Recently, we have been witnessing tremendous innovations that are causing banks to increasingly lose control of the customer conversation.
New players have been leveraging the underlying banking backbone to provide innovative new services to customers, with the banking relationship as a secondary line of support, rather than an active participant in the dialog. This is being seen in P2P lending, in prepaid cards, in mobile payments, and even in such areas as long-term investment planning.
The potential full impact of this development has not been felt so far because of the miniscule scale—to date—of these activities. Clearly, though, it’s just a matter of time before the digital disruption really starts to assert itself.
However, with these developments also comes the enormous issue of fragmentation of the customer’s identity. While every organization—including banks—is trying to build a 360 degree customer, each such identity is only partial, simply because customer data exists in so many different silos.
Internet of Things could turn this around
The Internet of Things (IoT) revolution, combined with digital and analytics technology, has the potential to bring banking back to the forefront of the customer experience.
However, this can only happen if banks can step forward aggressively and take control of the conversation before an intermediary does. Here are three categories that are leading the way:
1. Risk and financial management
The IoT era allows the bank to be connected in real time to a customer’s environment, and through that to the broader industry ecosystem. Information on assets, their current state, and the causes of change provide immense information on a client’s financial situation and risk. And that implies that scoring models can be updated dynamically.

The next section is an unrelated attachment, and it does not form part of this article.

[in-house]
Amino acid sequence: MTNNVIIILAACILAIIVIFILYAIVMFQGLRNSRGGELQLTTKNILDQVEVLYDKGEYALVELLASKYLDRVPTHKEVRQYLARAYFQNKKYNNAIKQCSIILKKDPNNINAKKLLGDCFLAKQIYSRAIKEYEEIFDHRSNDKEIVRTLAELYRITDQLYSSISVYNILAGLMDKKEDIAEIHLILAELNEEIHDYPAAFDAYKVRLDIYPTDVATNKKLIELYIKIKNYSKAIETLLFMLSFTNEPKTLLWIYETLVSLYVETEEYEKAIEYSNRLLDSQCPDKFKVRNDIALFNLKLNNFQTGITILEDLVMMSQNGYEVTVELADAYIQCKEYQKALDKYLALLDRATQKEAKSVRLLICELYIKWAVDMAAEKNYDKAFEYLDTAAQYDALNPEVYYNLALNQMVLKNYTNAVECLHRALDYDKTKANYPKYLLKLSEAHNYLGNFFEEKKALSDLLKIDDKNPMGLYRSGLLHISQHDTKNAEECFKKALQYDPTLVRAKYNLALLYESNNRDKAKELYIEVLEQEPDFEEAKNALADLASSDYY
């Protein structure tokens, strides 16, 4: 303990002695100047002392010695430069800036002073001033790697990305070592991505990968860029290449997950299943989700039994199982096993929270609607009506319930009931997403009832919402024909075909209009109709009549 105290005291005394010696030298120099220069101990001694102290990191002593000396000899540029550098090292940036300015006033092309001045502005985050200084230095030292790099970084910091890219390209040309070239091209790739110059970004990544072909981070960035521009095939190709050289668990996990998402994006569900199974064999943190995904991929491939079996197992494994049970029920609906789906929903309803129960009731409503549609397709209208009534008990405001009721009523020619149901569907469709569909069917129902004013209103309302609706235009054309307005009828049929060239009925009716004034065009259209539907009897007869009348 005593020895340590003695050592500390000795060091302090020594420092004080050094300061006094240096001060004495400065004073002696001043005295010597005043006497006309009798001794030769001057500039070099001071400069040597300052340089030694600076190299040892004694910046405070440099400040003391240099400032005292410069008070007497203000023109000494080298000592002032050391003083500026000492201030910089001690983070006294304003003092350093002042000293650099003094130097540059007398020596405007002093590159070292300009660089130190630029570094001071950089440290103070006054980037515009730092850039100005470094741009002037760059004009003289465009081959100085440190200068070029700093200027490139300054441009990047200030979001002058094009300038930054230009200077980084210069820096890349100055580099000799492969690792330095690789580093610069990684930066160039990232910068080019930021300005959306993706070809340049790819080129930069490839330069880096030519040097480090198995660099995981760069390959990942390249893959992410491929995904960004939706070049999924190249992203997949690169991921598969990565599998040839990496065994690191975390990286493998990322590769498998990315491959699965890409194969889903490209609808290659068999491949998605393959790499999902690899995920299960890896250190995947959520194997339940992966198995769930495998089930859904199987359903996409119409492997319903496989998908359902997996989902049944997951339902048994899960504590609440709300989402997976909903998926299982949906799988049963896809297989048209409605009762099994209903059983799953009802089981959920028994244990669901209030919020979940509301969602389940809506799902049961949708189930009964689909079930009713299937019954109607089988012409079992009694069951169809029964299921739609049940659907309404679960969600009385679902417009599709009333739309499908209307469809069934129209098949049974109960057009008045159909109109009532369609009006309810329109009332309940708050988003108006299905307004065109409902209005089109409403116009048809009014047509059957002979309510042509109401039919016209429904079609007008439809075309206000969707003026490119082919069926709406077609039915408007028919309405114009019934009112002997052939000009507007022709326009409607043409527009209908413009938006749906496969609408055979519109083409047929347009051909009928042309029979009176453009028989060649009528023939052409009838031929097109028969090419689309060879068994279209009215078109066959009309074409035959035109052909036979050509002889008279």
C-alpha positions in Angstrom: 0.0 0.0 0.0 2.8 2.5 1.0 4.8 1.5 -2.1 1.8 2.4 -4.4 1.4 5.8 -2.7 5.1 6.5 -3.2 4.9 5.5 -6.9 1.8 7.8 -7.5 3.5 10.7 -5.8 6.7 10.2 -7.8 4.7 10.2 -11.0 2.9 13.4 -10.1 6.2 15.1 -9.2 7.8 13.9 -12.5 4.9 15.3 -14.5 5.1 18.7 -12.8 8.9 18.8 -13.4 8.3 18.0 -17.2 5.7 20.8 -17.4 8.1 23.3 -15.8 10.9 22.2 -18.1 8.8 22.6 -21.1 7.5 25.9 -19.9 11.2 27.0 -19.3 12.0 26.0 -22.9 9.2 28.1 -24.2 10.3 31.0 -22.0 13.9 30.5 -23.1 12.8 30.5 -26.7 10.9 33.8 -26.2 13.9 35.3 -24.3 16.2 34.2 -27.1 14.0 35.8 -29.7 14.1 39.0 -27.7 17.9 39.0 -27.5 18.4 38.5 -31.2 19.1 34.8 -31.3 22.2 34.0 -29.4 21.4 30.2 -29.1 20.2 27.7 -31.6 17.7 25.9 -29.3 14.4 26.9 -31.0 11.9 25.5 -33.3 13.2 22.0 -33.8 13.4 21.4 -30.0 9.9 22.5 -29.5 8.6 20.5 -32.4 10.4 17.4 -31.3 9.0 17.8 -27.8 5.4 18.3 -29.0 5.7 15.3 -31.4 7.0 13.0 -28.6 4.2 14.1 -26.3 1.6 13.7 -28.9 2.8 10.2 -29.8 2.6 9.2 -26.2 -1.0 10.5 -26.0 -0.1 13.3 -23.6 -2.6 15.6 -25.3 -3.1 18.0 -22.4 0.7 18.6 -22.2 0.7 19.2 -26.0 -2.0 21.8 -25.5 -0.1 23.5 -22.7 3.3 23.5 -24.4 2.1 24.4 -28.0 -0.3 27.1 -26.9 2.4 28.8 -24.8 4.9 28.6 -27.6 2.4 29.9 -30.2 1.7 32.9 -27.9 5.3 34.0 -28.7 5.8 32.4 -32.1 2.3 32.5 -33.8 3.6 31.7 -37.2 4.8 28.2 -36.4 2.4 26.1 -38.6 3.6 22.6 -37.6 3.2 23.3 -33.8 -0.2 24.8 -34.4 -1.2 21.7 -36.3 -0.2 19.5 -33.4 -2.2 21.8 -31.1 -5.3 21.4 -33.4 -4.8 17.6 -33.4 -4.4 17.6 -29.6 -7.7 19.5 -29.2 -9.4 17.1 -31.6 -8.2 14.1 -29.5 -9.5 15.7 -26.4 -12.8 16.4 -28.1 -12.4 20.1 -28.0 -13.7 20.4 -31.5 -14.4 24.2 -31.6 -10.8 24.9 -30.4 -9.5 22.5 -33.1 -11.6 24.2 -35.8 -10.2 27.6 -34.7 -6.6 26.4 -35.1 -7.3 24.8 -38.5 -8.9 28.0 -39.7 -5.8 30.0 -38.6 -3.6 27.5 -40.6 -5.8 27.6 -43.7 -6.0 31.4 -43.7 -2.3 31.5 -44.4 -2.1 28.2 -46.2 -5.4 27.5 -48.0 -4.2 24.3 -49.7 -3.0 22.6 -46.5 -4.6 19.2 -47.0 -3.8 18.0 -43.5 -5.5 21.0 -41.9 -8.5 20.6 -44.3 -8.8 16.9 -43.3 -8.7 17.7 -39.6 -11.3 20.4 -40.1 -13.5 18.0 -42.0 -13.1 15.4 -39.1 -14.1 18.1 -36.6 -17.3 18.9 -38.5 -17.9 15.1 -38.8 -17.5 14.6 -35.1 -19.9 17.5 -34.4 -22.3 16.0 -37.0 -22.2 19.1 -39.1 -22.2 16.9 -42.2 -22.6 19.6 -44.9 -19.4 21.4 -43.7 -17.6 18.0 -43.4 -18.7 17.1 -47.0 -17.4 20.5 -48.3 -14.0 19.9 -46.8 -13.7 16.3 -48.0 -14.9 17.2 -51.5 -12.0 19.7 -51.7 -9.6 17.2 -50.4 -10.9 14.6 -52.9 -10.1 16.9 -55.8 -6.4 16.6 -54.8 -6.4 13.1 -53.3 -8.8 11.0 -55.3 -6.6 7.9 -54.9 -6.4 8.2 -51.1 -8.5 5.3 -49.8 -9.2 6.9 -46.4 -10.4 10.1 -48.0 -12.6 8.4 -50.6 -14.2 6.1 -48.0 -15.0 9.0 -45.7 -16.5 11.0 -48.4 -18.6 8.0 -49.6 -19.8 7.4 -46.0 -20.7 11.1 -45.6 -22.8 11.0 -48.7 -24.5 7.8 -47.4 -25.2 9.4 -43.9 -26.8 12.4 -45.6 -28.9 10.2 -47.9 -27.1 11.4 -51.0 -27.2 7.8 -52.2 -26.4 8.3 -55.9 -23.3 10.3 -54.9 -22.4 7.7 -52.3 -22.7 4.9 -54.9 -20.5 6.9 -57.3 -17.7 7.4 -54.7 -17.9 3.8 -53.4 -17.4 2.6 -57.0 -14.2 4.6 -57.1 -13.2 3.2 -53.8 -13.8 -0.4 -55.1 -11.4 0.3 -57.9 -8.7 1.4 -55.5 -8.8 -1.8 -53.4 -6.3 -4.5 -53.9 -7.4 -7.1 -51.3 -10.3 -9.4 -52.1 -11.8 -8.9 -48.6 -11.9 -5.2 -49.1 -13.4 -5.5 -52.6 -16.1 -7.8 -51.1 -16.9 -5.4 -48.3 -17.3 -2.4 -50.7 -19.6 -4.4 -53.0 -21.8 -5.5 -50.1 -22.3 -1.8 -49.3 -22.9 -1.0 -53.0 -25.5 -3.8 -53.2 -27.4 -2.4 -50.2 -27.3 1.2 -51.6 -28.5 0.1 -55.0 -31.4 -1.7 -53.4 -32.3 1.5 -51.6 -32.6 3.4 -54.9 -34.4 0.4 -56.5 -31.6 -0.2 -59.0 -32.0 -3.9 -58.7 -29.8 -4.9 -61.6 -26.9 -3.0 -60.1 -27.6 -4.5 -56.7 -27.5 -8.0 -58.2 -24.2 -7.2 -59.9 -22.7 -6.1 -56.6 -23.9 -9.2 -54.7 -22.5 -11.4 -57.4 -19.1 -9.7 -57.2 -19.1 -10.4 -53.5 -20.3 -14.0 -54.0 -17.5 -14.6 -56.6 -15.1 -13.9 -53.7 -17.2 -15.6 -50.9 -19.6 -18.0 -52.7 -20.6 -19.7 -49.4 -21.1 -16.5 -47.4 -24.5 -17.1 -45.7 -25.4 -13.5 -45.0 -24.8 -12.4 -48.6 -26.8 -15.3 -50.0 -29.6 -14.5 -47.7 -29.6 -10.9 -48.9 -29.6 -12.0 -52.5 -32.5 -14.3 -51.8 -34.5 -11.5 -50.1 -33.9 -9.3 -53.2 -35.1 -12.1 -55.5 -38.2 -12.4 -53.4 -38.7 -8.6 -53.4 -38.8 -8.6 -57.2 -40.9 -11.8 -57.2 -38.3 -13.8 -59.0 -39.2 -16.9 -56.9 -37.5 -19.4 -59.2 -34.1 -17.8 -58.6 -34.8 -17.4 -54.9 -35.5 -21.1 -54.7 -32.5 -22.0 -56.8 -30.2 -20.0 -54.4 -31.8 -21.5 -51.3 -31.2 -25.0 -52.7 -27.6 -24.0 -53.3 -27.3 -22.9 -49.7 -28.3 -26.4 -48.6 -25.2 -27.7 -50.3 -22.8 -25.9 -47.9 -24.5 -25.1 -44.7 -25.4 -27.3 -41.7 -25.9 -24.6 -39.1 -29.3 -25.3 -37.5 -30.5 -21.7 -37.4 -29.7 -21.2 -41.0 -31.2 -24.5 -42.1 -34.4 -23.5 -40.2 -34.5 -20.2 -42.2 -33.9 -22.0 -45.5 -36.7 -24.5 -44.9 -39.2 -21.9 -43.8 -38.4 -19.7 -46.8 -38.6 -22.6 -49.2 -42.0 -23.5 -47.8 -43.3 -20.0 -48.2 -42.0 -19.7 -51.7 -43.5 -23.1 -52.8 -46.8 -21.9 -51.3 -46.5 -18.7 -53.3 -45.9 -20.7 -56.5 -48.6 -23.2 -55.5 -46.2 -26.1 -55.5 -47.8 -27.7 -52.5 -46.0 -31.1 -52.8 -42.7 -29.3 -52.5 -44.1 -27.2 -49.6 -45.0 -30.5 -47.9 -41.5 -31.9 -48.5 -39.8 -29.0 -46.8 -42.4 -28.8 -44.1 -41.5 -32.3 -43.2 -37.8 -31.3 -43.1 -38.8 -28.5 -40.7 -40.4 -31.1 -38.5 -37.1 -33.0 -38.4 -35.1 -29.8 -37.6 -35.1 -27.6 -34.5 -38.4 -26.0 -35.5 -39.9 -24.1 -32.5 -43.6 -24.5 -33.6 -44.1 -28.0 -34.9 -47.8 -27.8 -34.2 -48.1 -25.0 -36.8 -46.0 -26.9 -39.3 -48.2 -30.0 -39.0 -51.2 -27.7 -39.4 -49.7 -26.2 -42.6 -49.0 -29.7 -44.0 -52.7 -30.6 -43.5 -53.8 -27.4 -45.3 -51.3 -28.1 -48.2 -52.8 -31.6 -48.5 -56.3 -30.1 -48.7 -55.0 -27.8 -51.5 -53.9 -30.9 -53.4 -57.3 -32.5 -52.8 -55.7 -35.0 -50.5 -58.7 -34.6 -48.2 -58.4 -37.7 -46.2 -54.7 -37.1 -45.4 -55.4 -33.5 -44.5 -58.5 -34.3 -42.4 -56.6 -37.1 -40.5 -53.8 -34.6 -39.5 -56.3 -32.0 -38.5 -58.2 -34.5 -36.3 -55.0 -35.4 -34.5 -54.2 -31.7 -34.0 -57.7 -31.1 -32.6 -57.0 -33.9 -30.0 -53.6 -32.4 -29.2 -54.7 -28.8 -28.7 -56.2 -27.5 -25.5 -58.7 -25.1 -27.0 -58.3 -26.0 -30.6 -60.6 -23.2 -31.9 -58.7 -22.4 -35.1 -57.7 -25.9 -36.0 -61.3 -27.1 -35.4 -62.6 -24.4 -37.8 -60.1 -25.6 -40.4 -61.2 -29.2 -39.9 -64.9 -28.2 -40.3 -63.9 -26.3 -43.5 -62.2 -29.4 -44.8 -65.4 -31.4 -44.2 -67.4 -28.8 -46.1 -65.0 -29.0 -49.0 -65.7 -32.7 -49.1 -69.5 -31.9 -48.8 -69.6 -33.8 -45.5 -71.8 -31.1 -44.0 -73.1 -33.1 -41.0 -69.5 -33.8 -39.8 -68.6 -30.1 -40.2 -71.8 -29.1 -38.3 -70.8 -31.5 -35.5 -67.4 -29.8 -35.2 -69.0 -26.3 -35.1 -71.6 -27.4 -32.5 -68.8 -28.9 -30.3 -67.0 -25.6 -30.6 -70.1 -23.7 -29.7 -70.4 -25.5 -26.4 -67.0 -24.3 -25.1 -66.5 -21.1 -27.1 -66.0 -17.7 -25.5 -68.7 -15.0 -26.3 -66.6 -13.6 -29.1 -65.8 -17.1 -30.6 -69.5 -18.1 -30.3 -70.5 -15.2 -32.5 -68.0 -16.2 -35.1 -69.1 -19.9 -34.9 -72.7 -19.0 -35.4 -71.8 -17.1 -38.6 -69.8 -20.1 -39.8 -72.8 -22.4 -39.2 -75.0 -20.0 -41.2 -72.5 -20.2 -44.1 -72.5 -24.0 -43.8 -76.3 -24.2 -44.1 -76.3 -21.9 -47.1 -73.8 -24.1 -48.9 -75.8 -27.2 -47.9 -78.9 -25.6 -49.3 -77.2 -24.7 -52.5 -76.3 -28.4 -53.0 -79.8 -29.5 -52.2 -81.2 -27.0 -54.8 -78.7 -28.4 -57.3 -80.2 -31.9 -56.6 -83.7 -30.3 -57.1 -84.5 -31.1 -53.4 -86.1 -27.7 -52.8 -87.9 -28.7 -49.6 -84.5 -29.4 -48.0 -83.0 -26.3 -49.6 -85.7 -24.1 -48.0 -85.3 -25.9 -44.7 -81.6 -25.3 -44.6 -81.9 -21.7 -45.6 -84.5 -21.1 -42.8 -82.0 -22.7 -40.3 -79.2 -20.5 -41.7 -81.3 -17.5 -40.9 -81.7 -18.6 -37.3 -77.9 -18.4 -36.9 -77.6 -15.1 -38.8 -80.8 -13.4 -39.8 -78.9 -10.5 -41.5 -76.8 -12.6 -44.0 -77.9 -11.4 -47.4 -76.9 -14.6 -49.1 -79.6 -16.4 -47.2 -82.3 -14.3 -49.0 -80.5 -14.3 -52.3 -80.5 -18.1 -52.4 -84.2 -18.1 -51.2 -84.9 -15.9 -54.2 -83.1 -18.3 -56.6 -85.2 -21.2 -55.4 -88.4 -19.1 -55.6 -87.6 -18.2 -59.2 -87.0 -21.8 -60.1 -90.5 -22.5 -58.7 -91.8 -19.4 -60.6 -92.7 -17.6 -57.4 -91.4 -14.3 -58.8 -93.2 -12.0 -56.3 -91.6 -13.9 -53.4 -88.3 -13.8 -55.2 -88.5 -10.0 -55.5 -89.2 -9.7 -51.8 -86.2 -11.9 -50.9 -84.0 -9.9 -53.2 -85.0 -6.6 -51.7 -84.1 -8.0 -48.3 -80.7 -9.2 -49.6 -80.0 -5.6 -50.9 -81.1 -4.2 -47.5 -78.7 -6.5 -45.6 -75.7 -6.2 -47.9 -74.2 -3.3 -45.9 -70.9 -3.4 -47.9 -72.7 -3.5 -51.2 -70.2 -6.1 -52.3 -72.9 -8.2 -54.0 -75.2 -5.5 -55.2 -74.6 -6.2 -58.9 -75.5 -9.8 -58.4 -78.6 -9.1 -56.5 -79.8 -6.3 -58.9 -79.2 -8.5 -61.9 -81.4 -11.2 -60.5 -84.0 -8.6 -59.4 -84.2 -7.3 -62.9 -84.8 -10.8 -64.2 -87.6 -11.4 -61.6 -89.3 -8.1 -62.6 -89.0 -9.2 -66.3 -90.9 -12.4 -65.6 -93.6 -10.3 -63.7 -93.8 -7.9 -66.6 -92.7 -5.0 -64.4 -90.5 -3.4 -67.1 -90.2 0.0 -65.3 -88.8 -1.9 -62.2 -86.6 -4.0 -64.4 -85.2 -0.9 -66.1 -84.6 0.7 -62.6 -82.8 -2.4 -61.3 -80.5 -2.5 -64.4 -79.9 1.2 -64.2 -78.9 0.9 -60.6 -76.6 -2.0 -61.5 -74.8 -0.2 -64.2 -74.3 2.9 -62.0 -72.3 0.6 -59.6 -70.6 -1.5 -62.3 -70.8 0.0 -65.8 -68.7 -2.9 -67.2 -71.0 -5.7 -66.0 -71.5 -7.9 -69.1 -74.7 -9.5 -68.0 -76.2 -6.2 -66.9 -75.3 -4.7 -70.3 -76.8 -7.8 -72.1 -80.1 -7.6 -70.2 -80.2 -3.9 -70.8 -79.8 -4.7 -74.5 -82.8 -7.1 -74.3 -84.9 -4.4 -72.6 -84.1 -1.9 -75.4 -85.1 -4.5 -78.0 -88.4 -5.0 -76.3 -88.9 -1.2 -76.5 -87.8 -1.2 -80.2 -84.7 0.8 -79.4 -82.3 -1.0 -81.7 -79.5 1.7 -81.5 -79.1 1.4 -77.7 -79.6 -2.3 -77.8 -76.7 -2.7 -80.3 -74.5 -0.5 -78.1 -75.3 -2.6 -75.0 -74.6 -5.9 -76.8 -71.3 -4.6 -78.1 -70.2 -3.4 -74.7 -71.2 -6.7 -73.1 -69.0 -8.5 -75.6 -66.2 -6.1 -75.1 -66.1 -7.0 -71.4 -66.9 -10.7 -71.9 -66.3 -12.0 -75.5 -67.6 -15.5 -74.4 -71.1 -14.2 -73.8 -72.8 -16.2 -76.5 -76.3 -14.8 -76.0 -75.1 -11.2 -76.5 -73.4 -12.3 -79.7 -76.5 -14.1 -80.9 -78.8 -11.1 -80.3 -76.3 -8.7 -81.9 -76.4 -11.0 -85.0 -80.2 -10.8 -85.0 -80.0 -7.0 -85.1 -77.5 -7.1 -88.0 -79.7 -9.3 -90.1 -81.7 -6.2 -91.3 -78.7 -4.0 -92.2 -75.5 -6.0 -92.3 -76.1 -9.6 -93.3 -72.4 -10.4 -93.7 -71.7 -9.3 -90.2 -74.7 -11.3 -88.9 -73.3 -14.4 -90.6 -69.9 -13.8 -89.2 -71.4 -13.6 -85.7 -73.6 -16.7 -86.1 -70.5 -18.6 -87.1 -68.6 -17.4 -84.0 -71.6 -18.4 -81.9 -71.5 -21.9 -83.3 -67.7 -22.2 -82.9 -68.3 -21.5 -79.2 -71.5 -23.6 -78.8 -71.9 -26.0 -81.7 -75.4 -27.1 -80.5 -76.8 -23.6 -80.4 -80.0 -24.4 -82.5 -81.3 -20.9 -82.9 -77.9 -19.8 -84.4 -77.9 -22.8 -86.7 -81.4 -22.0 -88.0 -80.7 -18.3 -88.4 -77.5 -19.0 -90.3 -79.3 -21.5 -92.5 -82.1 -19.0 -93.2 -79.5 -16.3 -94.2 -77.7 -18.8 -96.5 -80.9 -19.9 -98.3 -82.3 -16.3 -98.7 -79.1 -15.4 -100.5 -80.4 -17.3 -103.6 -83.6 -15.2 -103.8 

By itself, this capability may not seem groundbreaking. But once banks combine it with giving the power to the customers it changes the equation. Imagine if an enterprise could see the drivers of their risk, and be advised on actions they could take to reduce or alter it. By combining in real time the physical assets information with people and behavioral data—which are part of a risk model anyway—banks could underwrite and price more effectively. In addition, this could help business customers make decisions in real time.
Similar shifts could be made in the personal lending, savings, insurance, and investments spaces. Suddenly, the bank is a partner, rather than just a provider. And the bank, again the central player, would have the information necessary to orchestrate conversations with other players.
2. Customer engagement
When bankers think of customer engagement, they envision reaching customers in real time with promotions and discounts. But customer engagement is also about creating a trusted partnership. How do banks get plugged into a customer ecosystem to drive two-way value?
IoT allows banks to play a central role, limited only by imagination. For example, Alfa-Bank in Moscow opened a facility where fitness enthusiasts earn rewards based on their fitness activity. With every predefined measure of fitness activity accomplished, a certain amount is transferred to their savings accounts. Can this concept be extended to drive savings, enable social consciousness, encourage charity, incent better driving, and more? You bet.
The power of this network is up to how banks design it. With advances in mobile payments, most notably Apple Pay, banks can transform their image as passive providers to that of a dynamic partner, making sure promotions are available at the point of sale, in context, and perhaps taking into account customers’ financial goals and status.